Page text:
People believe that the Japanese first learned to grow rice around the third century B.C. in the Yayoi period. This type of agriculture probably came to Japan from Korea and China. The type of rice found in the remains of this period is the short-grained japonica variety that's common in southern China and on the Korean Peninsula. Rice-growing seems to have come first to the northern part of the island of Kyushu in western Japan. Since Japan's mild and humid climate is good for growing this crop, it spread to the rest of Kyushu and to the other islands.
Rice became the staple, or main food, of the Japanese diet, with meat, fish, vegetables, and nuts serving as supplements. Since rice can be kept in storage, village leaders and other powerful people started building up large stores of rice, which led to a gap between rich and poor. Rice was also used to pay taxes in Japan for many centuries, until a little over a hundred years ago.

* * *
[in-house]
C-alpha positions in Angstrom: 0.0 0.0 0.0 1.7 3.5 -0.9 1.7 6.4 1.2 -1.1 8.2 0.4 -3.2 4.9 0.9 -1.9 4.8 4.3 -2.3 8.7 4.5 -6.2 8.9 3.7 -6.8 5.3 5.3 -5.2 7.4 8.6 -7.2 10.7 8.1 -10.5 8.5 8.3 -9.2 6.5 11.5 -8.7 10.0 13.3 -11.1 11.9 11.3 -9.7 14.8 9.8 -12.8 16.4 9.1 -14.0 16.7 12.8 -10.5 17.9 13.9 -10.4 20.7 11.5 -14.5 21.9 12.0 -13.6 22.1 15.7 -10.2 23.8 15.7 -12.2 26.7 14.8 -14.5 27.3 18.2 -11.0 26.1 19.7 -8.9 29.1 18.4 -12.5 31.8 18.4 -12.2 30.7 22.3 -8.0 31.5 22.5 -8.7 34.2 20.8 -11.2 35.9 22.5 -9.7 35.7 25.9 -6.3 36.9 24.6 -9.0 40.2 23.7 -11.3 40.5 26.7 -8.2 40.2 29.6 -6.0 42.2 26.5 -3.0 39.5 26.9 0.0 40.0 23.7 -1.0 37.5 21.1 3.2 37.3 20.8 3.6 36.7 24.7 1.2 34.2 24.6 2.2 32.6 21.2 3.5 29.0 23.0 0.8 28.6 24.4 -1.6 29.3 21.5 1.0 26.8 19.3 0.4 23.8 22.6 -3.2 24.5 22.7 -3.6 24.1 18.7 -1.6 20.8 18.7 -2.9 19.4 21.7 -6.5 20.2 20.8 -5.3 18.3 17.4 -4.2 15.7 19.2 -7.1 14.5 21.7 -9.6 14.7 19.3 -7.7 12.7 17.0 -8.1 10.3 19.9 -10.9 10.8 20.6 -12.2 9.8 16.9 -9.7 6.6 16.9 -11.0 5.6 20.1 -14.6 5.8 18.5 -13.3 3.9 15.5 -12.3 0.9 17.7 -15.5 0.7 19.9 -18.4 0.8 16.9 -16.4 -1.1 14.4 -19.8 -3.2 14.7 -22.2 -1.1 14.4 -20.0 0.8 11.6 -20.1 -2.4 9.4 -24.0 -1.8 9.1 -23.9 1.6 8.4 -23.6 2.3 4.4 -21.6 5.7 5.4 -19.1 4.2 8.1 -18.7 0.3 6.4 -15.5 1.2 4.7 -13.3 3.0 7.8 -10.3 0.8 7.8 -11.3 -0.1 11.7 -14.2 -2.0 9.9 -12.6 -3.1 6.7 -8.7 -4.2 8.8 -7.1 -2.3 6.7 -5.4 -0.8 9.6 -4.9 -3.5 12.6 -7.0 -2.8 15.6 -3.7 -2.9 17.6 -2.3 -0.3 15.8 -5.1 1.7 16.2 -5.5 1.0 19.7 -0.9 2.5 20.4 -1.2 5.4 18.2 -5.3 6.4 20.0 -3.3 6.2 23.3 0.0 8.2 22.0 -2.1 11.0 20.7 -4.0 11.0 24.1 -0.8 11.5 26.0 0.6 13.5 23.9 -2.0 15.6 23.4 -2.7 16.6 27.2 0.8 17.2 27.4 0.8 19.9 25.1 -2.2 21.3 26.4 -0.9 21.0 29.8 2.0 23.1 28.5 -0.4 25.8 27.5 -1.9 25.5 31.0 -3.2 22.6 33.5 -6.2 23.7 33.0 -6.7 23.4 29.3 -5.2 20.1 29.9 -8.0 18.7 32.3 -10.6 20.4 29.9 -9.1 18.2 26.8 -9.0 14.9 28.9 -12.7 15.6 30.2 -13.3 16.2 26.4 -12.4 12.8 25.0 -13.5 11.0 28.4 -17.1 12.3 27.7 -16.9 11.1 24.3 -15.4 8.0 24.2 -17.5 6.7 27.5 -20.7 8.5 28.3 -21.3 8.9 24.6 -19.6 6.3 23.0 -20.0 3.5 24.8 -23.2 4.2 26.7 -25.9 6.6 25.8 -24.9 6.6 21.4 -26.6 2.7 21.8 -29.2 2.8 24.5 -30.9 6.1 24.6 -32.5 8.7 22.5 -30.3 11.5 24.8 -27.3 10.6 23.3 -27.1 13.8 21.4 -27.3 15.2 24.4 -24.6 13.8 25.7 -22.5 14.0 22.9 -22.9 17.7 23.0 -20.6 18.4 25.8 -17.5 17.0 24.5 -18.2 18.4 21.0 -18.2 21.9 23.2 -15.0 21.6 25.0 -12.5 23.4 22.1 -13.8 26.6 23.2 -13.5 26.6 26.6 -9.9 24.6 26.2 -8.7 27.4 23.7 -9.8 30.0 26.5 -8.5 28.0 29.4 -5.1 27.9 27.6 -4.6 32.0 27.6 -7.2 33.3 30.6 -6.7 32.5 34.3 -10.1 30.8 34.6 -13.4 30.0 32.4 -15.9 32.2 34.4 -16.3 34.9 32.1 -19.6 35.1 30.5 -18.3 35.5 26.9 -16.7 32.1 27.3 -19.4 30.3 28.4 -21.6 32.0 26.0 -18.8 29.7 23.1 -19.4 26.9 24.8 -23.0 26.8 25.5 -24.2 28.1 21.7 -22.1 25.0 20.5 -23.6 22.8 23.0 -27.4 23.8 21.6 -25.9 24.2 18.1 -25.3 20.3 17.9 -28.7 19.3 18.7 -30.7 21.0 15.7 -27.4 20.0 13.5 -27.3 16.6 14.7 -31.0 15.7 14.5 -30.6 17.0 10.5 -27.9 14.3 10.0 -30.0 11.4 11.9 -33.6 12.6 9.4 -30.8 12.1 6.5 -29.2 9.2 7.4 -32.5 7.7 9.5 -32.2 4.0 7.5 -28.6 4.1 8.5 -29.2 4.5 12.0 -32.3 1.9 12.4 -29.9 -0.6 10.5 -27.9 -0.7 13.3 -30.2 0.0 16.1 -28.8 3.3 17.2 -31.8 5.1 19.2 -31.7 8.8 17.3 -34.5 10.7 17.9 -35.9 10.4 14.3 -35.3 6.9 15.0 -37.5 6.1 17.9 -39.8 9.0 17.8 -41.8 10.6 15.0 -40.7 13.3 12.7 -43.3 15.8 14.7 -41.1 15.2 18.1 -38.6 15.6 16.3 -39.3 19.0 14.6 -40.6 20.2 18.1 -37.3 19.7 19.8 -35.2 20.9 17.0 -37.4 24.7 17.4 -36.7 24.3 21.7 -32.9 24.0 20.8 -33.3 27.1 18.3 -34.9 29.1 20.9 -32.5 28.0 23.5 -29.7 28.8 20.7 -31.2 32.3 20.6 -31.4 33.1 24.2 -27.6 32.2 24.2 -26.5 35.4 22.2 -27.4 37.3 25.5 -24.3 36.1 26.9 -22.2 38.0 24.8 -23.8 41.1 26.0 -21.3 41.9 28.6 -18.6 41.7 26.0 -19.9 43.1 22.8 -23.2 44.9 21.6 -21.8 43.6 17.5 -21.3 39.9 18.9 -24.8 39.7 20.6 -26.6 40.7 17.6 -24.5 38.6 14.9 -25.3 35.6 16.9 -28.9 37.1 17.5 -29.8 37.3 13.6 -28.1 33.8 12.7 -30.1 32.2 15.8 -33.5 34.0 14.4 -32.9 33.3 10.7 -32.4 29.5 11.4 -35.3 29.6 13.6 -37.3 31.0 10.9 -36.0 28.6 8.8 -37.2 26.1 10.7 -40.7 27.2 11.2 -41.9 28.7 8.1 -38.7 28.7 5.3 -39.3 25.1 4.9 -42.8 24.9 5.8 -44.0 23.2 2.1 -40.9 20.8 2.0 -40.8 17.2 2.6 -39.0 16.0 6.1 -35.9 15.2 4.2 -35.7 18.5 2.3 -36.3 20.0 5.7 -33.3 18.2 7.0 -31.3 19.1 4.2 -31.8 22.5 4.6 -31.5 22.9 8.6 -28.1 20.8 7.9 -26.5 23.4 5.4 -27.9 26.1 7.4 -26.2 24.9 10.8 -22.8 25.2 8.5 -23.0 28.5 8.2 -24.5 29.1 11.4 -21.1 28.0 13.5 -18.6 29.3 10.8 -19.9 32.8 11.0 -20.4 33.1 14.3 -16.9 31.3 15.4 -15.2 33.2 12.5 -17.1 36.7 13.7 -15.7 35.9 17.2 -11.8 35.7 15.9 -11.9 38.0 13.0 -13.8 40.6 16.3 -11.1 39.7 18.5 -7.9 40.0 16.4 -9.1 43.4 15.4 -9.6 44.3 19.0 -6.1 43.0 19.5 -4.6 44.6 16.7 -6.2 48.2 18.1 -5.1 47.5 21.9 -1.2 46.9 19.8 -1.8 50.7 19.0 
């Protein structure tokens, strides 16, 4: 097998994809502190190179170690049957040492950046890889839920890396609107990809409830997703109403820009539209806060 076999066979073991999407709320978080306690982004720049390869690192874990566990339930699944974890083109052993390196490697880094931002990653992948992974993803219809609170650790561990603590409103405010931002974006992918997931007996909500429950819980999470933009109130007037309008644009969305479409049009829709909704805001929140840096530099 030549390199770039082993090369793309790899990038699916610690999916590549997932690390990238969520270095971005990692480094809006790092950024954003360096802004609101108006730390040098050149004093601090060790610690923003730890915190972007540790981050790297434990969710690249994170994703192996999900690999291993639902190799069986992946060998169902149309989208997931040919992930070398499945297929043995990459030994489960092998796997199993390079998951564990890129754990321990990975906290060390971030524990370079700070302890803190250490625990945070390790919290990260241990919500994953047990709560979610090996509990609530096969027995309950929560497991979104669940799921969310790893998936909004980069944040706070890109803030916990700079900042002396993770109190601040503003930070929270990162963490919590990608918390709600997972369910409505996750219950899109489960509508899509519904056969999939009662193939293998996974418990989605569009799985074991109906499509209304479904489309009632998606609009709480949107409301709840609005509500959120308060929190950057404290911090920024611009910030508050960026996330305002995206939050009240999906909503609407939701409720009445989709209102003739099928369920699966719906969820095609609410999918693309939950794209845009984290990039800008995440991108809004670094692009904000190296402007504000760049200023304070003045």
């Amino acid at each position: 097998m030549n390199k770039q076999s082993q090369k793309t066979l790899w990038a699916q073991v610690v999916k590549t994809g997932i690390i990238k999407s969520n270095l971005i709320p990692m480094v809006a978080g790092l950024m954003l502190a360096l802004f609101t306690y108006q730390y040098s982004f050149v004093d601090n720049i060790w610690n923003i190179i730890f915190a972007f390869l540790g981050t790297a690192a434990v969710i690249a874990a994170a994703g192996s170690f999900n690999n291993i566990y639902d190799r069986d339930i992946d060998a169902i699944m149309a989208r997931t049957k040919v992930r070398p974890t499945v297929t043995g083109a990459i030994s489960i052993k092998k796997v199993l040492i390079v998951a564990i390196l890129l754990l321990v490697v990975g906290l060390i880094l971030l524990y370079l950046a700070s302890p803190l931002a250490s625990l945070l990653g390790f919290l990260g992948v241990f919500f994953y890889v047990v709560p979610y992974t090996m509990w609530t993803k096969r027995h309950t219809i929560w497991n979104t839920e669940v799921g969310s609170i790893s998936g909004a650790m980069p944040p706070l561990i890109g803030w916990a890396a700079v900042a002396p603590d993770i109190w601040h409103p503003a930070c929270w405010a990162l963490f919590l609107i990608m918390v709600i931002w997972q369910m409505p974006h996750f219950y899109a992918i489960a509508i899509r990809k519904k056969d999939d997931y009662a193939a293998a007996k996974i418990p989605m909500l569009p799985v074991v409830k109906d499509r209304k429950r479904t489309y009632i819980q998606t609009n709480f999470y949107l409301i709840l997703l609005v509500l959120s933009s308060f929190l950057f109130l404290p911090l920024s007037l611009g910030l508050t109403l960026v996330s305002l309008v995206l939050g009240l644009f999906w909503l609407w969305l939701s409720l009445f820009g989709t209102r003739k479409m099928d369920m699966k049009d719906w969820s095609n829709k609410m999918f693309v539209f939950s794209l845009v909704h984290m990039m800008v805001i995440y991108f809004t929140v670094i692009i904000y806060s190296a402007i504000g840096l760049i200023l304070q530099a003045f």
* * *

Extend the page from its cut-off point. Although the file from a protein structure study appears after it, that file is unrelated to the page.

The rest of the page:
Rice is originally a tropical plant, and it doesn't grow well when the summer is too cool. In the past the rice crop failed on many occasions in the northern part of Honshu, Japan's main island, causing great suffering for the people living there. But now varieties of rice have been developed that can stand cool summers better, and northern Honshu (the Tohoku region) is now one of Japan's leading rice-growing areas.
Photo:Tokyo Metropolitan Government